WASHINGTON (AP) Republican insistence on speeding up future income tax cuts and Democratic desire to guarantee health insurance for the unemployed were the main stumbling blocks yesterday in negotiations on economic stimulus legislation.
Both sides nonetheless expressed optimism that the talks between three Republicans and three Democrats that were scheduled to begin last night with an organizational session will produce a compromise that President Bush would sign into law.
“There is no reason we can”t get it done,” said Ways and Means Committee Chairman Bill Thomas (R-Calif.), the chief House negotiator.
The Bush administration was not represented in this initial round, which Senate Majority Leader Tom Daschle (D-S.D.) said could make reaching a final deal more difficult.
“We”re only going to negotiate this once,” Daschle said. “They have to be in the room for that to happen.”
Ways and Means Committee spokeswoman Barbara Clay said the House-Senate agreement on who would be in the room did not include administration officials, but she added: “We will certainly include the administration when it”s appropriate.”
On many issues, the two sides are not far apart. For instance, there is general agreement that unemployment benefits should be extended for 13 weeks and that lower-income workers should get a tax break, probably a new round of rebate checks.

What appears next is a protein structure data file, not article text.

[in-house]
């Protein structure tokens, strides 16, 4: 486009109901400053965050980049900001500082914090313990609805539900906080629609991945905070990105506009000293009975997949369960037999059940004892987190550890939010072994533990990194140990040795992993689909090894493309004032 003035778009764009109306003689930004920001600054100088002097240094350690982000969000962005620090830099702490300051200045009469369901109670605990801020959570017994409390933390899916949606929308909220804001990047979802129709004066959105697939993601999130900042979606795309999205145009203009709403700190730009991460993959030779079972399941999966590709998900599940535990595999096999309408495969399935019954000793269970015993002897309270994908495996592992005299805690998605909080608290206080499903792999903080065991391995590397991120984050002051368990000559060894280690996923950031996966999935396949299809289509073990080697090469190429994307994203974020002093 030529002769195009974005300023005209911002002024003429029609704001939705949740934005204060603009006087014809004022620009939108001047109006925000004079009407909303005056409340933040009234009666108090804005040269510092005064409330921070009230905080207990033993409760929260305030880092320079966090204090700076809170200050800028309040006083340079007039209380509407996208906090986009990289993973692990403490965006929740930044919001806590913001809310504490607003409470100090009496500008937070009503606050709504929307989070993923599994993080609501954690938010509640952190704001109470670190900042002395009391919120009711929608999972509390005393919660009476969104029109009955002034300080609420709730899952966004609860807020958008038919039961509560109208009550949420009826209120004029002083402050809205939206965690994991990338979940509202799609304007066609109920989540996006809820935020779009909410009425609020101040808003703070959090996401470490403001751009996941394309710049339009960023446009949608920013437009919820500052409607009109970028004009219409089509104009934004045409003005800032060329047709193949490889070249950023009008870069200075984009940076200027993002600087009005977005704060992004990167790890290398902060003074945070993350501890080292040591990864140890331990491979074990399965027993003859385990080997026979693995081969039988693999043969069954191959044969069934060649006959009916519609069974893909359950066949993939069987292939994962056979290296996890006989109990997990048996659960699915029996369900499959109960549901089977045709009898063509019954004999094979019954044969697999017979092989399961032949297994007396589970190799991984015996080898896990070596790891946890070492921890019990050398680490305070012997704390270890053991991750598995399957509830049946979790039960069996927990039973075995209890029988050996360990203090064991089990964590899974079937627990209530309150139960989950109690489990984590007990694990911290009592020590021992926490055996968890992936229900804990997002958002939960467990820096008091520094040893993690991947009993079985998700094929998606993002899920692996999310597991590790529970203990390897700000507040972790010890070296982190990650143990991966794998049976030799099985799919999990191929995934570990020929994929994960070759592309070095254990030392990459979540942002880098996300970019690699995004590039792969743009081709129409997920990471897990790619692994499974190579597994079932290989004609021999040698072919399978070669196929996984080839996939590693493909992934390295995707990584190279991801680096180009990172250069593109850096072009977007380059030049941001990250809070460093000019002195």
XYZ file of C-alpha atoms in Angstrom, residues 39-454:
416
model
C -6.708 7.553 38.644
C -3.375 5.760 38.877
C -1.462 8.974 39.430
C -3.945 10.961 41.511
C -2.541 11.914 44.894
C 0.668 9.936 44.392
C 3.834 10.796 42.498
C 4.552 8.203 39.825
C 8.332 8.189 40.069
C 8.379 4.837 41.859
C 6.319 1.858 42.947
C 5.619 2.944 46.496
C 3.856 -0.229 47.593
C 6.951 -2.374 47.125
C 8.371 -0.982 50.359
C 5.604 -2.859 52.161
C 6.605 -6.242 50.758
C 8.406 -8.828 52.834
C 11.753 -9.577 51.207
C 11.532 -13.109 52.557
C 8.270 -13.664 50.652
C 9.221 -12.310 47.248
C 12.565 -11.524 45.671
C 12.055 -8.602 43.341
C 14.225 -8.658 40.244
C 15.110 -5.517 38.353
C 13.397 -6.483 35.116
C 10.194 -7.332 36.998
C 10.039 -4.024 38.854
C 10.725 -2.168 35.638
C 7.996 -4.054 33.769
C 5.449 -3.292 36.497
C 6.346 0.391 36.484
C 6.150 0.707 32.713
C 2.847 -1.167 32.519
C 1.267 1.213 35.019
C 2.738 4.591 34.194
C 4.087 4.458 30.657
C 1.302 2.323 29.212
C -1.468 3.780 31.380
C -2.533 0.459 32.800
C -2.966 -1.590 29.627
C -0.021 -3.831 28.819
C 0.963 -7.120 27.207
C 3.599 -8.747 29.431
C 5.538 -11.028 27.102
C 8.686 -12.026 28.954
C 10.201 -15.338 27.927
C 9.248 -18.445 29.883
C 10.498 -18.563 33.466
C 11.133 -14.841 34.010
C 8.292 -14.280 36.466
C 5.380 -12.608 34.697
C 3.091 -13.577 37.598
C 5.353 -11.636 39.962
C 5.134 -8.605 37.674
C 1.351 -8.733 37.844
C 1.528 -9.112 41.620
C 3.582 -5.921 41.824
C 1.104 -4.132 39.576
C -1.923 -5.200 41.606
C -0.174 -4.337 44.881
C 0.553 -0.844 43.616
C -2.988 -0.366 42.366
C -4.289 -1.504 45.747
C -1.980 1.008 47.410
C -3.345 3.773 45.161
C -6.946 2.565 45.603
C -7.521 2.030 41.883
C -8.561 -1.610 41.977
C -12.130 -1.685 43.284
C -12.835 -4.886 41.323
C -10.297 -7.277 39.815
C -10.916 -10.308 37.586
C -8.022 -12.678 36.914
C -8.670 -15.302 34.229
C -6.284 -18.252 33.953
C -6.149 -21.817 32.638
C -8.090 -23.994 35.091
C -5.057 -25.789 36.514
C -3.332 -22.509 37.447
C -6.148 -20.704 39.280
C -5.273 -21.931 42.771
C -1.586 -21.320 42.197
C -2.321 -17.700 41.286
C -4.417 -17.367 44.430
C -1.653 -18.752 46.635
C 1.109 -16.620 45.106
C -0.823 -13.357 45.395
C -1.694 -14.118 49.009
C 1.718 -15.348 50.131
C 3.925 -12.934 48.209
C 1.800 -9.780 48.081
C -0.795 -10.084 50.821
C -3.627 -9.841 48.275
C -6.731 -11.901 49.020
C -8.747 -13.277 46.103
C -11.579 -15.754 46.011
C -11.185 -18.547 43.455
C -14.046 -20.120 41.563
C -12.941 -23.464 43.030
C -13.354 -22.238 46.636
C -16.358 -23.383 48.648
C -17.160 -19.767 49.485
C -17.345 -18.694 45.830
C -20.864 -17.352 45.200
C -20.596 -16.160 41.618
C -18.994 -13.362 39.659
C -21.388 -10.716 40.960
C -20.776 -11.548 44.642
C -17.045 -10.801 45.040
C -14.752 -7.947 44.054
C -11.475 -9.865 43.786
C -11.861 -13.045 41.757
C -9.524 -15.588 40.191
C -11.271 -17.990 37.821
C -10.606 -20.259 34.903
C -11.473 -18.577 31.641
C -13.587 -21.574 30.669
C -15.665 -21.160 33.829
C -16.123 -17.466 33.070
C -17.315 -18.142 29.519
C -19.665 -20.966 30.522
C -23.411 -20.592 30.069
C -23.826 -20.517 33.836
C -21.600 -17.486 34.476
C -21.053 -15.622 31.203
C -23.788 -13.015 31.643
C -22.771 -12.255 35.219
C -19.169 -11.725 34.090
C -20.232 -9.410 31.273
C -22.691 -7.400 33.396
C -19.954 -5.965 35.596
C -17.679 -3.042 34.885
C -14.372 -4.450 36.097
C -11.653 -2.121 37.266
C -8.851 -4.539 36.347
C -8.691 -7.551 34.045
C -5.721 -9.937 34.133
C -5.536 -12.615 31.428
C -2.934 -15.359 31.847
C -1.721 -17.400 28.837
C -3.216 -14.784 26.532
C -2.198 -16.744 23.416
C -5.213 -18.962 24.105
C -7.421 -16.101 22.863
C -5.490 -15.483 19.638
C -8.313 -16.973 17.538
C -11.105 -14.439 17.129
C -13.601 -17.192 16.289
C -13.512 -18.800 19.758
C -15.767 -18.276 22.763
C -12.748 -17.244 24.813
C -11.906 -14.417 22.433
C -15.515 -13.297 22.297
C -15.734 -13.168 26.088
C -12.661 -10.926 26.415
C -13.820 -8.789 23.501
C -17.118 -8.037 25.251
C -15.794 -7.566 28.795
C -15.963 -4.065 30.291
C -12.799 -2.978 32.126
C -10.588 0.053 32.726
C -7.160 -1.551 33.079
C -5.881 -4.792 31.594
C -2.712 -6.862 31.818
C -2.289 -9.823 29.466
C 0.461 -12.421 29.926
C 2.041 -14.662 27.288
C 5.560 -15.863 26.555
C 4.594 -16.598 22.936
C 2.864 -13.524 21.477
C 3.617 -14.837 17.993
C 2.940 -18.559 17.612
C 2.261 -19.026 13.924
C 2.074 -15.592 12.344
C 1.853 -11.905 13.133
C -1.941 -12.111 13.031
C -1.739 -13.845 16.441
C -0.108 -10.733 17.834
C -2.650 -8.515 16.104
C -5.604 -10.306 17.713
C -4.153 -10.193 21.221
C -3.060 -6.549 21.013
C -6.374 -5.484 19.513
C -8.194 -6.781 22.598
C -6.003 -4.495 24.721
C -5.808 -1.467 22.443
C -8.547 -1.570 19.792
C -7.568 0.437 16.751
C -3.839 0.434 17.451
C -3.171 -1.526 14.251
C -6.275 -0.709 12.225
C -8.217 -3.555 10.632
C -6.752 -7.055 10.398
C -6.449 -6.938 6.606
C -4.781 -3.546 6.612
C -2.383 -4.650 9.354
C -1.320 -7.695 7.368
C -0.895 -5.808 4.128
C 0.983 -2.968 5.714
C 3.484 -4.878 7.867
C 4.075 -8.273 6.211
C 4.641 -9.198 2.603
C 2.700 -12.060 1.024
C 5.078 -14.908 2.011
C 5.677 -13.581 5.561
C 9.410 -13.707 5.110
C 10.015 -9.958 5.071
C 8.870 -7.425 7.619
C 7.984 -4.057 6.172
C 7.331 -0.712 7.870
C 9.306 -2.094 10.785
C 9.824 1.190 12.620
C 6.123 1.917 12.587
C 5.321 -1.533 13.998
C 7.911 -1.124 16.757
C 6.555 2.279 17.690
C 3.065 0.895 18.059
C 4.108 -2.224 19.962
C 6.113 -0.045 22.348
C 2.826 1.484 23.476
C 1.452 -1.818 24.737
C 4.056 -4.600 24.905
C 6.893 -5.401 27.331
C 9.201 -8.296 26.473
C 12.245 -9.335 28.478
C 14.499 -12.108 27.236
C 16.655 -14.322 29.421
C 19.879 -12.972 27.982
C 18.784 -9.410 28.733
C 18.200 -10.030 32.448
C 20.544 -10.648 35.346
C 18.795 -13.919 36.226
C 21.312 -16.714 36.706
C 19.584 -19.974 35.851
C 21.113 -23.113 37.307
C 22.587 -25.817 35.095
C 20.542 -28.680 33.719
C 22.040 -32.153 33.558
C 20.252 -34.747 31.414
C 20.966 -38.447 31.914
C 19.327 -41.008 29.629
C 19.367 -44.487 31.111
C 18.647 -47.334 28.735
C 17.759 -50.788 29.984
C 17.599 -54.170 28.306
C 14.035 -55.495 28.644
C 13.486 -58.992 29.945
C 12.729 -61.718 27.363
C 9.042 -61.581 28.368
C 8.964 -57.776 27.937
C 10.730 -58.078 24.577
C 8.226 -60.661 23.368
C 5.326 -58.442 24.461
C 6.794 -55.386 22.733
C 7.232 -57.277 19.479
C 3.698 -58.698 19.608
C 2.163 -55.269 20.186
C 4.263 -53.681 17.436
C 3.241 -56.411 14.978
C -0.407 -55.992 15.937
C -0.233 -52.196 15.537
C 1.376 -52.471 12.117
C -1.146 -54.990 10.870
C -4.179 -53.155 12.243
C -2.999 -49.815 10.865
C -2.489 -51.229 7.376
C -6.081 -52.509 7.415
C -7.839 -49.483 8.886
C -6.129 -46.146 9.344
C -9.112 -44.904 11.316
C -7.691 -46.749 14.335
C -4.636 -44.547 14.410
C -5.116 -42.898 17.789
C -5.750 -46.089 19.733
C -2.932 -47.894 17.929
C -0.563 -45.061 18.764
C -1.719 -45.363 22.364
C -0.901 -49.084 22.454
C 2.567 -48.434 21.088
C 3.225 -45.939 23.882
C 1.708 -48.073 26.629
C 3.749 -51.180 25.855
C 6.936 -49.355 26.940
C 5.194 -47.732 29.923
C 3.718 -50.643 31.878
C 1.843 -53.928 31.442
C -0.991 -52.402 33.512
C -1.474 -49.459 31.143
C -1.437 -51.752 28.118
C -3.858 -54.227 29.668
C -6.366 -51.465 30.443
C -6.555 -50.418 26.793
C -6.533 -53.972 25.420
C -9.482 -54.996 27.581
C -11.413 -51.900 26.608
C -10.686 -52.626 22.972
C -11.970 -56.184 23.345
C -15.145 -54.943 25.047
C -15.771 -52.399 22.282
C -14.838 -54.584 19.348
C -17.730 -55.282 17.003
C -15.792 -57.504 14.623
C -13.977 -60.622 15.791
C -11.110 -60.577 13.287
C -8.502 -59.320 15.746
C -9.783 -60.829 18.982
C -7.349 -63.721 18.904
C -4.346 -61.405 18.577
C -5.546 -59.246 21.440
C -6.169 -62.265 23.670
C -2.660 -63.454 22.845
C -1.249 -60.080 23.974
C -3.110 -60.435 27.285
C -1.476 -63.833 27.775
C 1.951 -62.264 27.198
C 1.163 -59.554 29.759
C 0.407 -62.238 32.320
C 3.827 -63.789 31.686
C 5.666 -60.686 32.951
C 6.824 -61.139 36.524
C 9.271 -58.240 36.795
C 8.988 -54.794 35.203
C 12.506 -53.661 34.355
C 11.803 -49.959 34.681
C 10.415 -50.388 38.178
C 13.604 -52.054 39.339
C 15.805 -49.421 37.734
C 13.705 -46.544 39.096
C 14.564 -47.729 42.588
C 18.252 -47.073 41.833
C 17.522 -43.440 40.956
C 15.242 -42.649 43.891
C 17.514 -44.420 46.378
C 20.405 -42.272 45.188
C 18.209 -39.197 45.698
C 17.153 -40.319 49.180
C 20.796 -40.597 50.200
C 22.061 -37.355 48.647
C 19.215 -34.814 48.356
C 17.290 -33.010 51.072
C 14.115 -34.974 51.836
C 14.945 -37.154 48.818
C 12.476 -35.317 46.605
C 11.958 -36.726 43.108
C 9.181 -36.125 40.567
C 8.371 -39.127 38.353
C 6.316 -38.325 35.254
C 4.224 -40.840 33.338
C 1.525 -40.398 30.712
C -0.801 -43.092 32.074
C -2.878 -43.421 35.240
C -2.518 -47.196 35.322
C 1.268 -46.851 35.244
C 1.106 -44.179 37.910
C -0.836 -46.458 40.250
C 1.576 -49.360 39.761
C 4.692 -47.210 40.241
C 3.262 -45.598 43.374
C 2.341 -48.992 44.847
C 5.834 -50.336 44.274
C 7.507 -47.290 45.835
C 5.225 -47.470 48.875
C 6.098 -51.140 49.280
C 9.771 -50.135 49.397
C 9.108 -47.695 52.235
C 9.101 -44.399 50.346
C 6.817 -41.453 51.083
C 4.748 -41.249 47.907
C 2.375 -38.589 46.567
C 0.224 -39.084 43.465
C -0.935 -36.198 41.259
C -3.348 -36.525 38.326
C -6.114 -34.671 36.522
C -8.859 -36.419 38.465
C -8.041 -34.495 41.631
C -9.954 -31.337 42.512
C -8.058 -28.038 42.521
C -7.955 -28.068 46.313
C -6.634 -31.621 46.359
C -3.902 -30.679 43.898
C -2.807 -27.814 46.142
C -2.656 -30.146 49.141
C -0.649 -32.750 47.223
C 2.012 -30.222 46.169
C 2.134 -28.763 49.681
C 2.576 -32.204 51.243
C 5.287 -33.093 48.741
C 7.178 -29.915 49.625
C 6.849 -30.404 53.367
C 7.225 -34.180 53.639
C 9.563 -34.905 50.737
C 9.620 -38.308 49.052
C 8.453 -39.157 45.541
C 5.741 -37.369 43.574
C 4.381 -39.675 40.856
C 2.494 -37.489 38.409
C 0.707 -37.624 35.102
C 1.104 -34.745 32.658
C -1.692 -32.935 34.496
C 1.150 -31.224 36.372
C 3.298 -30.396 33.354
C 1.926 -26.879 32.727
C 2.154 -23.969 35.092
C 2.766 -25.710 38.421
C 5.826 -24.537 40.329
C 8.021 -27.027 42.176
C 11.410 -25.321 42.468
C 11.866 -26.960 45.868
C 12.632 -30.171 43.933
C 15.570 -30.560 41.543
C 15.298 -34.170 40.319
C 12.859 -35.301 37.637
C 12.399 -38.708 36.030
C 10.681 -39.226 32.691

Republicans and Democrats both support some form of temporary bonus depreciation and enhanced expensing for business, which allow faster tax write-offs for investments such as equipment purchases.
Some Republicans are cooling to the idea of repealing the corporate alternative minimum tax, especially the House-passed provisions giving big companies billions of dollars in rebates for taxes paid as far back as 1986.
That leaves individual tax cuts and health insurance. On tax cuts, the $100 billion House-passed stimulus bill would cut the 27 percent rate to 25 percent in 2002, four years ahead of schedule.
Some Republicans want to accelerate all the future individual rate cuts included in the 10-year, $1.35 trillion tax relief bill enacted earlier this year. They say such tax cuts are the best engine for economic growth.
“Our singular objective here ought to be stimulating growth in the economy, and it”s our hope that everybody comes in with the same objectives,” said House Majority Leader Dick Armey, R-Texas, another stimulus negotiator.